{Bank accounts + Investment Accounts+ major assets} – {Credit Card Debt+ Loans}  
  = Net worth

I determine value of my cars with Kelly Blue Book (depreciating monthly). I determine value of my home with Zillow (updating annually).

7. Automate Payments

When we struggling with finances, overdrawn and late payment fees add to the deficit. By living on the edge, bills are postponed until the last minute. An unexpected charge smacks the account with a thirty-five dollar overdraft fee. When living paycheck to paycheck a few extra fees has a cascading effect. Having an extra bill paying account, with automatic payments eliminates these unpleasant surprises. Fund the account when you are paid and allow the automatic payments to do the rest. Finding easy solutions and structures is a wise financial habit.

8.  Improve Income Making Potential

When finances are overwhelming, instead of making all the small changes, we are willing to make risky choices to escape impending doom. We never make enough to satisfy all our wants. Wants tend to grow in proportion to our income. The more we make, the more we want. Many people with million dollar incomes find themselves in financial ruins.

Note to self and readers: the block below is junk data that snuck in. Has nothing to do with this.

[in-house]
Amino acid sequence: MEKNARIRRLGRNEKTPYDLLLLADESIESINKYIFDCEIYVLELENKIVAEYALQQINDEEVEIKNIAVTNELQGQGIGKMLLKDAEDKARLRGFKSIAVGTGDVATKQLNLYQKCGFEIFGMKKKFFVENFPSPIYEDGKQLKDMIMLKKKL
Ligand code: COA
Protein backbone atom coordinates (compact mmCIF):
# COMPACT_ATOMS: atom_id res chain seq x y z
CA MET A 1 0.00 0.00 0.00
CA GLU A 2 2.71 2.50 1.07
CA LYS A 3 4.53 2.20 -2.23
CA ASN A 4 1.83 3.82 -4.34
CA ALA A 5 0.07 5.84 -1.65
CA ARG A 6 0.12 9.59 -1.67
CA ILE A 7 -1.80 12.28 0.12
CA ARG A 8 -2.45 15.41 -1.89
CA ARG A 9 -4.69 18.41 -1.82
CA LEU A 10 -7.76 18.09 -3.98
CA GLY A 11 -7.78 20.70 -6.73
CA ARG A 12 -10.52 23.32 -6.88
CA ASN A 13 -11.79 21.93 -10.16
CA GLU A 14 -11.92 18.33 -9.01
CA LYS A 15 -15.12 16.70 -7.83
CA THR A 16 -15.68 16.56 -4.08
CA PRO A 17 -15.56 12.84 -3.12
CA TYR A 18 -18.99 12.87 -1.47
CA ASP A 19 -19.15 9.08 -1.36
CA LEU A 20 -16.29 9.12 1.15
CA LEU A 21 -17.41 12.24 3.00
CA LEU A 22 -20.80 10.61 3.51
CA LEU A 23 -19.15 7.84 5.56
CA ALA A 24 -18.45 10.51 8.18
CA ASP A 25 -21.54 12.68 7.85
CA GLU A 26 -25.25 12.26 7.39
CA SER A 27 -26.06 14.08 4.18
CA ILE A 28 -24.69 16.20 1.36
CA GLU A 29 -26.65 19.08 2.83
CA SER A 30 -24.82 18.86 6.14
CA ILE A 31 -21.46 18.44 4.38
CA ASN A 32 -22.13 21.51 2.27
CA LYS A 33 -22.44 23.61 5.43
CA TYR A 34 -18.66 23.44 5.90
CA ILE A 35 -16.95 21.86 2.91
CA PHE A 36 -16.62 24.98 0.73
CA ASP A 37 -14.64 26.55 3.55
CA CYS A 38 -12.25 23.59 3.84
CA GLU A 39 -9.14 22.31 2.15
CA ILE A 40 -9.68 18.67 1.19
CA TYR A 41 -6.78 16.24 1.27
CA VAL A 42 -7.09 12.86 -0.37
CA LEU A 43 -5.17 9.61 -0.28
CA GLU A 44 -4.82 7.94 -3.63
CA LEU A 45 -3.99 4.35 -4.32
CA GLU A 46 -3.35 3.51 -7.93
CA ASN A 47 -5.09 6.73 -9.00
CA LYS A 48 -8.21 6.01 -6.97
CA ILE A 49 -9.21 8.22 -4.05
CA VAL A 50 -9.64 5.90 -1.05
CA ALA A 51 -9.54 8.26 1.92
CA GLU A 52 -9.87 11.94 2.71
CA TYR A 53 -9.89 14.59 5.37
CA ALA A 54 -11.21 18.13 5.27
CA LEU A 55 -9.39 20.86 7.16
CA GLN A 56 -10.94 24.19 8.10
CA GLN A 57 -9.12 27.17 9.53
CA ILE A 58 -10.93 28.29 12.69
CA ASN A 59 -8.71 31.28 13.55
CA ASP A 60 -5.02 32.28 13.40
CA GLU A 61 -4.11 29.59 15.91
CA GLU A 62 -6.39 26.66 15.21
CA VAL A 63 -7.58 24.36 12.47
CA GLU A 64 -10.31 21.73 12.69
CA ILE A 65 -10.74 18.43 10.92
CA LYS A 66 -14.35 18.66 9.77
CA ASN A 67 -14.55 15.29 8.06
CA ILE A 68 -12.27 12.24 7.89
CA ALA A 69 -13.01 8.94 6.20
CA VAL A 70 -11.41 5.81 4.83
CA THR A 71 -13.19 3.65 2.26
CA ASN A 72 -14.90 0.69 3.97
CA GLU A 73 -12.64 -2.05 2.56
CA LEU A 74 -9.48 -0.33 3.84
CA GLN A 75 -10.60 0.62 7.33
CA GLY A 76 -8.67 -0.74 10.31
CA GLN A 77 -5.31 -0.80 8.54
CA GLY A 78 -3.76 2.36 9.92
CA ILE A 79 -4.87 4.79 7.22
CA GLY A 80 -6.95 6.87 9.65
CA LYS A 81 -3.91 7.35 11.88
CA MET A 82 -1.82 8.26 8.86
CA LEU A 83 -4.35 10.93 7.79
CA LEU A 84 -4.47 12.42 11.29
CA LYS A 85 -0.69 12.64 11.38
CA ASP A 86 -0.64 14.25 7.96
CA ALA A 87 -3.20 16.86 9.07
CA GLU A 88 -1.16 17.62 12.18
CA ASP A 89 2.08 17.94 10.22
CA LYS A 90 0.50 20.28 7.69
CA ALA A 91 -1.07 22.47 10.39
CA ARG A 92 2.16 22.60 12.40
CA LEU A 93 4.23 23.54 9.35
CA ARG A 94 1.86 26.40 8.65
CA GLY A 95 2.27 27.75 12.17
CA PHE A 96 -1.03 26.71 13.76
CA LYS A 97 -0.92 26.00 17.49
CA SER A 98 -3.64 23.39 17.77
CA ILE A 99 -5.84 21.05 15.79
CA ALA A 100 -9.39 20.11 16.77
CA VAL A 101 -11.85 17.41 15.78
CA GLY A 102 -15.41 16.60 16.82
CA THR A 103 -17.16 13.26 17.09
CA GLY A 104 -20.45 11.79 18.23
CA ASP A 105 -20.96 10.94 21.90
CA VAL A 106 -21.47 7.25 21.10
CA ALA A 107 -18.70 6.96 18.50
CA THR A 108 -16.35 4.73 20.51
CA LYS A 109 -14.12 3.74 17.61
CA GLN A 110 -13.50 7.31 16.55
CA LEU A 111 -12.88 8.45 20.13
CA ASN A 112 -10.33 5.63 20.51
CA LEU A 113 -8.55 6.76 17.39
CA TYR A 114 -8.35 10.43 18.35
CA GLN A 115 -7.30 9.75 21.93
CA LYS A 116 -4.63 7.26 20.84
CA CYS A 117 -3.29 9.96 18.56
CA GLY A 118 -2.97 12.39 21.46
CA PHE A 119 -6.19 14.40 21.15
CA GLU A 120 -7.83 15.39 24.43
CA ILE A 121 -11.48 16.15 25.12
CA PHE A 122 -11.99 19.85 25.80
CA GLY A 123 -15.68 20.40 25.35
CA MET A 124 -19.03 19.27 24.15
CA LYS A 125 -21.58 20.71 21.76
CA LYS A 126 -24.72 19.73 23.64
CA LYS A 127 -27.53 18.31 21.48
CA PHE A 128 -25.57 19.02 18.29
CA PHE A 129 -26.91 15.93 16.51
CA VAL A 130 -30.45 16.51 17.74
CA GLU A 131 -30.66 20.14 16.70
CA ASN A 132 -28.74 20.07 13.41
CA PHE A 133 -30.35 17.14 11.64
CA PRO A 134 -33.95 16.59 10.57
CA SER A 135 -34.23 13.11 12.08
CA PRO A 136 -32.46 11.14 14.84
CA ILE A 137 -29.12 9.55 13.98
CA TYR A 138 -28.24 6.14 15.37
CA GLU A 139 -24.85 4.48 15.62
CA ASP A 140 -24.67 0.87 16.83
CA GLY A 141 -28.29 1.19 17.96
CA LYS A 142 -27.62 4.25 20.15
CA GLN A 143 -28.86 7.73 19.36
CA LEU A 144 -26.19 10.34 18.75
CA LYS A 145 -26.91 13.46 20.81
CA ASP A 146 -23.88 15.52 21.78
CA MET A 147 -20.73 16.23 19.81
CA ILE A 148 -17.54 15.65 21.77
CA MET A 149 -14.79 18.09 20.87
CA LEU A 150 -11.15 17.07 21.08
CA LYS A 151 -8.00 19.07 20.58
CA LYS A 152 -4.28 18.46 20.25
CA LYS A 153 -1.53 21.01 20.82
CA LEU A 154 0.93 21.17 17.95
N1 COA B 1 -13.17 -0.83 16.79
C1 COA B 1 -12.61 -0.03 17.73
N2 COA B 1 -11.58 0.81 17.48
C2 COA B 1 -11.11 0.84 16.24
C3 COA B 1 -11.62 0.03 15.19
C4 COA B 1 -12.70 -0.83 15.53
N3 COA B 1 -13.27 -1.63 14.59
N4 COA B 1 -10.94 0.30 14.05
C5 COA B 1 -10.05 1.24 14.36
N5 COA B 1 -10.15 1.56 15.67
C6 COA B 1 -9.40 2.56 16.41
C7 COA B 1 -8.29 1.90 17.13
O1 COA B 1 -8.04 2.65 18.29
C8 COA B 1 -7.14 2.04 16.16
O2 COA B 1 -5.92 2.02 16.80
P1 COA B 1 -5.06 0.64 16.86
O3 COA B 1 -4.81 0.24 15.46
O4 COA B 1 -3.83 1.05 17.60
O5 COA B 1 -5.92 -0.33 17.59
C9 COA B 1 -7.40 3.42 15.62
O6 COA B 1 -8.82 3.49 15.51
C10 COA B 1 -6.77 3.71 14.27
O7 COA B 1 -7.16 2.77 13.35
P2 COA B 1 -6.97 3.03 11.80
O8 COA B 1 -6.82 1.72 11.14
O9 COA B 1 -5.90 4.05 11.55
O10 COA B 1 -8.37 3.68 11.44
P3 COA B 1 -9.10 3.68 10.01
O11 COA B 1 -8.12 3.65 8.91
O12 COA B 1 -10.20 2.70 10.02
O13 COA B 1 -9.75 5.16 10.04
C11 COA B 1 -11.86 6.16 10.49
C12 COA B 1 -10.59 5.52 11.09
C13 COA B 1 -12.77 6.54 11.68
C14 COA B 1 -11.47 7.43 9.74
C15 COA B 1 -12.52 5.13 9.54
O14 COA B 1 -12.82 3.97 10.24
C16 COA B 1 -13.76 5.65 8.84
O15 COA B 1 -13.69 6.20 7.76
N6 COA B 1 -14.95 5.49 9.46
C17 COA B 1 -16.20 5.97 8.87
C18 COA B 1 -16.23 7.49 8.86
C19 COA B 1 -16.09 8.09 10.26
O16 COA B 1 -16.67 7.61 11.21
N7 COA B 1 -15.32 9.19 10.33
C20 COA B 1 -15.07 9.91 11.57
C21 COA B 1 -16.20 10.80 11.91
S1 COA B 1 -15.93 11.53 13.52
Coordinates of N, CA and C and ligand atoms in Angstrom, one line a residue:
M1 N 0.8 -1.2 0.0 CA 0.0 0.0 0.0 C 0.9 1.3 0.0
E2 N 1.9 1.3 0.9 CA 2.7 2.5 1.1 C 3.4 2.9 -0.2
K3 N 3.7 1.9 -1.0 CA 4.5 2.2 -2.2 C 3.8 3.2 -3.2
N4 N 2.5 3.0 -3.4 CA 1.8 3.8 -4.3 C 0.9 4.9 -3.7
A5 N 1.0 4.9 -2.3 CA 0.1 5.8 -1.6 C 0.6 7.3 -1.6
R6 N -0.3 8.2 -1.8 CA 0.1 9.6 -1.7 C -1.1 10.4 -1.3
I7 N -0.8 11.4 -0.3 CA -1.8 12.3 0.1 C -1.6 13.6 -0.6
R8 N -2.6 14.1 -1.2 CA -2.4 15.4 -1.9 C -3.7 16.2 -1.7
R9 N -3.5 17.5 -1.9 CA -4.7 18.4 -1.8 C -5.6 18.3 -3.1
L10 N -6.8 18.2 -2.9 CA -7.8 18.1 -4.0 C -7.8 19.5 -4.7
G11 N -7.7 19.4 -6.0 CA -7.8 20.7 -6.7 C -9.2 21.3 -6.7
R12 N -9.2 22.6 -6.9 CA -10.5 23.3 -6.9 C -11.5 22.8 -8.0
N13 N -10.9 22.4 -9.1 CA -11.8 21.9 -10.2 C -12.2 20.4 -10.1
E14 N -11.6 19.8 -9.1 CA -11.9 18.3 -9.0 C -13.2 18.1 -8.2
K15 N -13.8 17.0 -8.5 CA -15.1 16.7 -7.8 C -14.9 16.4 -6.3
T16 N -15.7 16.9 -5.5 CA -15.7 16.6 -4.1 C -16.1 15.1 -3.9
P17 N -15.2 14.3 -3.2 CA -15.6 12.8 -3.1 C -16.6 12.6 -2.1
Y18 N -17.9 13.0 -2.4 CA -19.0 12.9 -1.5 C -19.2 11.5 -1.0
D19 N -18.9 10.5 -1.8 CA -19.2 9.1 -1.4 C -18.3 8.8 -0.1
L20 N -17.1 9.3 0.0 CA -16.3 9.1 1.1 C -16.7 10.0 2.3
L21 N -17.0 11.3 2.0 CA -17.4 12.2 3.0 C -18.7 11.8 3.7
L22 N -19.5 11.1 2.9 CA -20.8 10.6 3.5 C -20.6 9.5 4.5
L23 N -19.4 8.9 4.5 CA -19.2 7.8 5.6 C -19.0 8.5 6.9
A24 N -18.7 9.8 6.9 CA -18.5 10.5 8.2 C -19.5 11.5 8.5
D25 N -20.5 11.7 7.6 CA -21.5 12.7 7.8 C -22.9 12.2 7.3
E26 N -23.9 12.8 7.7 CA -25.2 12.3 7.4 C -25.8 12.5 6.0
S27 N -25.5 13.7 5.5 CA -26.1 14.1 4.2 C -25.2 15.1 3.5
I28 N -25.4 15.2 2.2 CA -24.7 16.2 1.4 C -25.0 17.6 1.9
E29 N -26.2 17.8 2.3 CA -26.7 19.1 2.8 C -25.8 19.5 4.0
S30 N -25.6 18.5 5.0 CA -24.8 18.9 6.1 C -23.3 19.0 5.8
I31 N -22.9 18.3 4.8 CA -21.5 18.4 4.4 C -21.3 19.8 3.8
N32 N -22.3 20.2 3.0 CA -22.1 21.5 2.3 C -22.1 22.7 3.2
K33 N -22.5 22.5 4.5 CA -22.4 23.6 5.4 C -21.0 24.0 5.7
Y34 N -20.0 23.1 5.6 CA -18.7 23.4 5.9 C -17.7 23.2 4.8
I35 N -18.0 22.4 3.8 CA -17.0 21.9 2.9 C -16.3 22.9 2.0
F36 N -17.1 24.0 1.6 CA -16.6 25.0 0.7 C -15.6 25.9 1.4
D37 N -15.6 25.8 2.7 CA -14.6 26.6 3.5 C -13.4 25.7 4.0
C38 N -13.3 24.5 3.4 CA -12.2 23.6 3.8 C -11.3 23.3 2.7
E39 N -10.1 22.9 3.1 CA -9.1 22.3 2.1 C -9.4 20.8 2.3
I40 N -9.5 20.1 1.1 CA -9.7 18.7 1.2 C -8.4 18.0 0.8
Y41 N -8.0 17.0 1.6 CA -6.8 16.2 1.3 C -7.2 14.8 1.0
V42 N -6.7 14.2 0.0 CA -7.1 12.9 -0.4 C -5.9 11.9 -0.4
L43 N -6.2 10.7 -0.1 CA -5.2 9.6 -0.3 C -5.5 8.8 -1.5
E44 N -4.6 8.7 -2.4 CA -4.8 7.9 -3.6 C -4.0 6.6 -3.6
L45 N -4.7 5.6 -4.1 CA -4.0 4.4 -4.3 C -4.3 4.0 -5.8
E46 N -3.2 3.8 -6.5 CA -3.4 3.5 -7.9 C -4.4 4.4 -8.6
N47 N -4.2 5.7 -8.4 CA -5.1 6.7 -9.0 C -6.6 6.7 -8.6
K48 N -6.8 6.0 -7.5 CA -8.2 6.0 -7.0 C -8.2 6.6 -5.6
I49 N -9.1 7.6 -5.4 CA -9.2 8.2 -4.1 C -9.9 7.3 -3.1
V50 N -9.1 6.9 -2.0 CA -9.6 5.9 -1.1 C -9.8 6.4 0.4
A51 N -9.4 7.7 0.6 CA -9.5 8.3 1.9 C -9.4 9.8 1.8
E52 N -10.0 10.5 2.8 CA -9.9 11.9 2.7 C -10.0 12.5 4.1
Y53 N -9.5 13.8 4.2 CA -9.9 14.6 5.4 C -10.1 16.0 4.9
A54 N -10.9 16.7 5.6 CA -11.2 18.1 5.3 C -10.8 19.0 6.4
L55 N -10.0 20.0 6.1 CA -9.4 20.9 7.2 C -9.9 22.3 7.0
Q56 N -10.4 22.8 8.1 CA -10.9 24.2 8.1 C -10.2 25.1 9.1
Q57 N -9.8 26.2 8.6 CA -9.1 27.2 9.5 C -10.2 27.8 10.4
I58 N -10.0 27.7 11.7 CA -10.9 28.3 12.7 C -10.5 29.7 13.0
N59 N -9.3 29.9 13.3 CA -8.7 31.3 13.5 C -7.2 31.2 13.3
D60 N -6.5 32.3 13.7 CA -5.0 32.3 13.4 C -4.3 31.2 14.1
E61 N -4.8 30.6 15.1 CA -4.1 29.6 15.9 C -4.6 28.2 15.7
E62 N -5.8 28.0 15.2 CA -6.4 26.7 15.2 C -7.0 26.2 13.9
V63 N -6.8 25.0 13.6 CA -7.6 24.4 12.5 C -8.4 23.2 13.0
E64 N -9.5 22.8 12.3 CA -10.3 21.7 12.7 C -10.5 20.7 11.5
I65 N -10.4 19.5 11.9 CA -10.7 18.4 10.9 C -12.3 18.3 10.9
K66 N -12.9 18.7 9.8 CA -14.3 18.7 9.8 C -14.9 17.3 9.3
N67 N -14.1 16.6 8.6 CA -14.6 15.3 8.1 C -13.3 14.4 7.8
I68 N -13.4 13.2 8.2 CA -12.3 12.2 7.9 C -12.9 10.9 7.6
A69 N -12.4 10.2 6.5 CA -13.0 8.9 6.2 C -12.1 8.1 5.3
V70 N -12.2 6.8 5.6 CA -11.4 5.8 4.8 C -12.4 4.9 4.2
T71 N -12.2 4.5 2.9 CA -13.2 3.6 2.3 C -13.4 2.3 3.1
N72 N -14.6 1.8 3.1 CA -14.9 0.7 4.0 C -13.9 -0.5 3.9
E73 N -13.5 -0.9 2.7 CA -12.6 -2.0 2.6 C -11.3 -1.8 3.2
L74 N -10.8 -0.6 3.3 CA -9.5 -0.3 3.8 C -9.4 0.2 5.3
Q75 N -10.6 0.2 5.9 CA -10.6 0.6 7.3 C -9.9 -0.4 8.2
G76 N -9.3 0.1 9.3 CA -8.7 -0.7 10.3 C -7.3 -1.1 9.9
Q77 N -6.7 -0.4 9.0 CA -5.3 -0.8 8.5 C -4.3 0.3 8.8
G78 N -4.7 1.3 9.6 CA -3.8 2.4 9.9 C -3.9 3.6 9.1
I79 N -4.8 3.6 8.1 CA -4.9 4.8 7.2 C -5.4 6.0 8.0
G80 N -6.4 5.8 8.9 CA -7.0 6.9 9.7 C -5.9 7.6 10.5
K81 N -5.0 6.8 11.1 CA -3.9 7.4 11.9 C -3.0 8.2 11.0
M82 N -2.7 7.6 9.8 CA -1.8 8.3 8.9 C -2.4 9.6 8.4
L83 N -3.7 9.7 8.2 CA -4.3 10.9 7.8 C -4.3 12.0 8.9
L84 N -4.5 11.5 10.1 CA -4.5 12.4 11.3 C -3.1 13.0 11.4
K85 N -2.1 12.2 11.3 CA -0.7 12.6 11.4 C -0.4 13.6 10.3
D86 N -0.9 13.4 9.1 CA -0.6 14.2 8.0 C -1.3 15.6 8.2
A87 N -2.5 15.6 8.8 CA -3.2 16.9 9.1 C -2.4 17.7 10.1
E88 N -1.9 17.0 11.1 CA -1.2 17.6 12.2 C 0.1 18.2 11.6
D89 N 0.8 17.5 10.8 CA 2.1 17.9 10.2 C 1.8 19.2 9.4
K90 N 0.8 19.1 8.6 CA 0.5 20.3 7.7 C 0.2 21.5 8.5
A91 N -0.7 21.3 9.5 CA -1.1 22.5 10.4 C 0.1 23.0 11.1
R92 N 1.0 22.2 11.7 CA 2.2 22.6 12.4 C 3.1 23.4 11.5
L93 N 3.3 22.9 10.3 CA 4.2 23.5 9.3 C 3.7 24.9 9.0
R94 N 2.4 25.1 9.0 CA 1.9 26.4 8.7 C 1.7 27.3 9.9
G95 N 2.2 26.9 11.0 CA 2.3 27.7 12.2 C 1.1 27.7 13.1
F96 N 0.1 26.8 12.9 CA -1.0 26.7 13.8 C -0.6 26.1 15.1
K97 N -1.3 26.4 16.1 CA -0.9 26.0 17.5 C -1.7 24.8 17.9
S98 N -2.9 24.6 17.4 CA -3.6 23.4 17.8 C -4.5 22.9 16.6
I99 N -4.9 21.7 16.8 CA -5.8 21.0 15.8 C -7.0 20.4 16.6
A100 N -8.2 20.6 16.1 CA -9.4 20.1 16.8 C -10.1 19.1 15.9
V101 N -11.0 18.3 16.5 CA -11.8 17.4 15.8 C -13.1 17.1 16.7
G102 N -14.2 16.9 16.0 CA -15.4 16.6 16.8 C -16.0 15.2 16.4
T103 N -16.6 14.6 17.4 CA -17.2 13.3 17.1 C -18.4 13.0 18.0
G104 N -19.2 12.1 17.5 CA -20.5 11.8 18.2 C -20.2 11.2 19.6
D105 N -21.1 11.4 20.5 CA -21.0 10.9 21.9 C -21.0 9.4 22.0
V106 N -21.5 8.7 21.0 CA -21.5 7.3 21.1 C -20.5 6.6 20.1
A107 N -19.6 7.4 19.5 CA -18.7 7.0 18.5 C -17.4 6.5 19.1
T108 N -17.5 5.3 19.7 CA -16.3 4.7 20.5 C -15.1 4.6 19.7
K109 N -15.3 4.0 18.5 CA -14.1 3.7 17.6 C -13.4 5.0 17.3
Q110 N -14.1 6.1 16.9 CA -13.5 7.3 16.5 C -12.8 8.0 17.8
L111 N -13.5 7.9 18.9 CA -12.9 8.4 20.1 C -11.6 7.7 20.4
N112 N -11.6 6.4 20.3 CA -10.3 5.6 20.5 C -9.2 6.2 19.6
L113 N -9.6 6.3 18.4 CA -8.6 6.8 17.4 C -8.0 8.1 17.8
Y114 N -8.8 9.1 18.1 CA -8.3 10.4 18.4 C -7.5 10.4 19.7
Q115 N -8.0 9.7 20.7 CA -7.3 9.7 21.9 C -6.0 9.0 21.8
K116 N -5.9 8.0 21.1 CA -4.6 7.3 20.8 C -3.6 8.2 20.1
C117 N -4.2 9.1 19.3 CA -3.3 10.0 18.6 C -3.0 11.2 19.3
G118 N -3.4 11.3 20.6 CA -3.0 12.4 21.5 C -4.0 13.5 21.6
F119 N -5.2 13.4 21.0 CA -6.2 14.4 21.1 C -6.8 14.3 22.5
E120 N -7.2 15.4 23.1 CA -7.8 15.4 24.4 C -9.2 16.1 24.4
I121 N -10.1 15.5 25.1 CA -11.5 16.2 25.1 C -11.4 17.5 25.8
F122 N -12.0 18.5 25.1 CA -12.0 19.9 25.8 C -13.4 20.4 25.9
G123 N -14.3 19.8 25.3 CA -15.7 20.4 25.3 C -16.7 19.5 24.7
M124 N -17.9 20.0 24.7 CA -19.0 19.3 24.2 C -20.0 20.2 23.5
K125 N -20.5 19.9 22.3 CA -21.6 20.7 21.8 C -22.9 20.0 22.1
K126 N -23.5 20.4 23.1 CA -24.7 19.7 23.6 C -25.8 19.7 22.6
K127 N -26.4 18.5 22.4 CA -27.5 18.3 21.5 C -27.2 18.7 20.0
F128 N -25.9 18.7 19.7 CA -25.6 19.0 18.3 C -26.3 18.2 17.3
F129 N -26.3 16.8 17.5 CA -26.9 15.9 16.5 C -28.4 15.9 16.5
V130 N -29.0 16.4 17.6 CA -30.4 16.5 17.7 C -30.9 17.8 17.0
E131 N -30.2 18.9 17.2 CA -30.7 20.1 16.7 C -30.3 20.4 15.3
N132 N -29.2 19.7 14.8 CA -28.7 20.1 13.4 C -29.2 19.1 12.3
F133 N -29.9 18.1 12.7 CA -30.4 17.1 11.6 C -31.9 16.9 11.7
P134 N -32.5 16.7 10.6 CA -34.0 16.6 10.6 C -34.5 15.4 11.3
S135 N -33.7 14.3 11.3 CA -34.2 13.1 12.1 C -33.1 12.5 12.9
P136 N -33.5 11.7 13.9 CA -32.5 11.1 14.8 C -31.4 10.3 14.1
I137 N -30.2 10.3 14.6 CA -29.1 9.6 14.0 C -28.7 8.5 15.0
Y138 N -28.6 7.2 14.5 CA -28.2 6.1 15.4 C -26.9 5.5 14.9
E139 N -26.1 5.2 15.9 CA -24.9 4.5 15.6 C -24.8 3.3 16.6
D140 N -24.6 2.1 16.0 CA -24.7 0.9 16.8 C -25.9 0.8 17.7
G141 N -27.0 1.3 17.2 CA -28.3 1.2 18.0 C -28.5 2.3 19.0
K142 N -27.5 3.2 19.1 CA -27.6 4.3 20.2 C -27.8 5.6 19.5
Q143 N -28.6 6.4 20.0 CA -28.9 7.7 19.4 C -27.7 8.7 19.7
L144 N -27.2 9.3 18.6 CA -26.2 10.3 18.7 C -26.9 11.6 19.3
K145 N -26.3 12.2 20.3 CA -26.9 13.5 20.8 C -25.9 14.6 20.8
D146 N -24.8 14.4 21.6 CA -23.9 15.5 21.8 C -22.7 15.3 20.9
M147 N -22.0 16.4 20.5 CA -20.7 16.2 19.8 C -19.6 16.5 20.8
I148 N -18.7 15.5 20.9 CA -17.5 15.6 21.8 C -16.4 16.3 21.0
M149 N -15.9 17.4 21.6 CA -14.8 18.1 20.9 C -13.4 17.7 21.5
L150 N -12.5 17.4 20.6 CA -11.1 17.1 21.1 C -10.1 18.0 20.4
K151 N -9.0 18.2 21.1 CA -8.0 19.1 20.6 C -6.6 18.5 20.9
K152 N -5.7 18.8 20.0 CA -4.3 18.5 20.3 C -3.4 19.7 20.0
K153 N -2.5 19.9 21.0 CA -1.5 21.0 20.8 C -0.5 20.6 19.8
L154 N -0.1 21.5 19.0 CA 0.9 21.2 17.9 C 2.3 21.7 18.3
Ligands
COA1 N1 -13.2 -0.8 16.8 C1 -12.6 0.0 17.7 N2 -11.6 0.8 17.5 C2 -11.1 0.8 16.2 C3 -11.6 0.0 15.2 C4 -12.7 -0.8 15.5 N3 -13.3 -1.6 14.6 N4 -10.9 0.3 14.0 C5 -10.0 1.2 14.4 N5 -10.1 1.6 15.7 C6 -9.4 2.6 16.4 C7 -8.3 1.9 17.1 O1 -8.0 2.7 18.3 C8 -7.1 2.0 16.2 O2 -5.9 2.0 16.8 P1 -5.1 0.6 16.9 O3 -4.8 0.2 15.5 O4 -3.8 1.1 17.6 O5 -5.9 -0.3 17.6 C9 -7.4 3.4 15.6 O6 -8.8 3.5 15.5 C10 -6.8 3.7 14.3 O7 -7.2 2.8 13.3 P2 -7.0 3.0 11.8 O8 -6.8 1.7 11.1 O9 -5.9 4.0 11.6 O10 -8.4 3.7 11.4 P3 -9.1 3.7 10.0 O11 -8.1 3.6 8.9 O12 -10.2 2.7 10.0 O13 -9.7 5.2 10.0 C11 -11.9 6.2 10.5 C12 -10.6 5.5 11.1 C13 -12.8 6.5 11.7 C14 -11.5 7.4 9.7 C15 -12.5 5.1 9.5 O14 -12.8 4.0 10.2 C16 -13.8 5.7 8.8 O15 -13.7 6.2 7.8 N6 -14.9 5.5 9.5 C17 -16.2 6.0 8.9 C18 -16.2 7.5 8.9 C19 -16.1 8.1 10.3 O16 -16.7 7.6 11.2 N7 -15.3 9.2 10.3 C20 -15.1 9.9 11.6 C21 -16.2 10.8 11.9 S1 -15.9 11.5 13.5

Improved income alone will not solve financial worries. We still should improve skills and gather experiences that translate into greater money-making potential. Education, social networks and experience accumulate to provide new opportunities. Instead of using free time vegetating in front of the television, start new hobbies, gain new knowledge, and expand social connections.

9. Use Bonuses and Raises to Increases savings and Payoff Debt

It is okay to use some of the extra money for immediate gratification. If we always live for tomorrow, we will never experience the pleasures of today. But these extra monies are excellent opportunities to improve our lives. Paying off high interest credit cards is like getting a raise. Once those nasty plastic-money-draining devises are paid off you can use credit cards to make money—through cash back incentives.

​Try splitting the extra money from your raise into different accounts. Direct half of it into the “pay yourself account” and the other into saving for something you would like. This wise financial habit is pain free with tremendous benefits.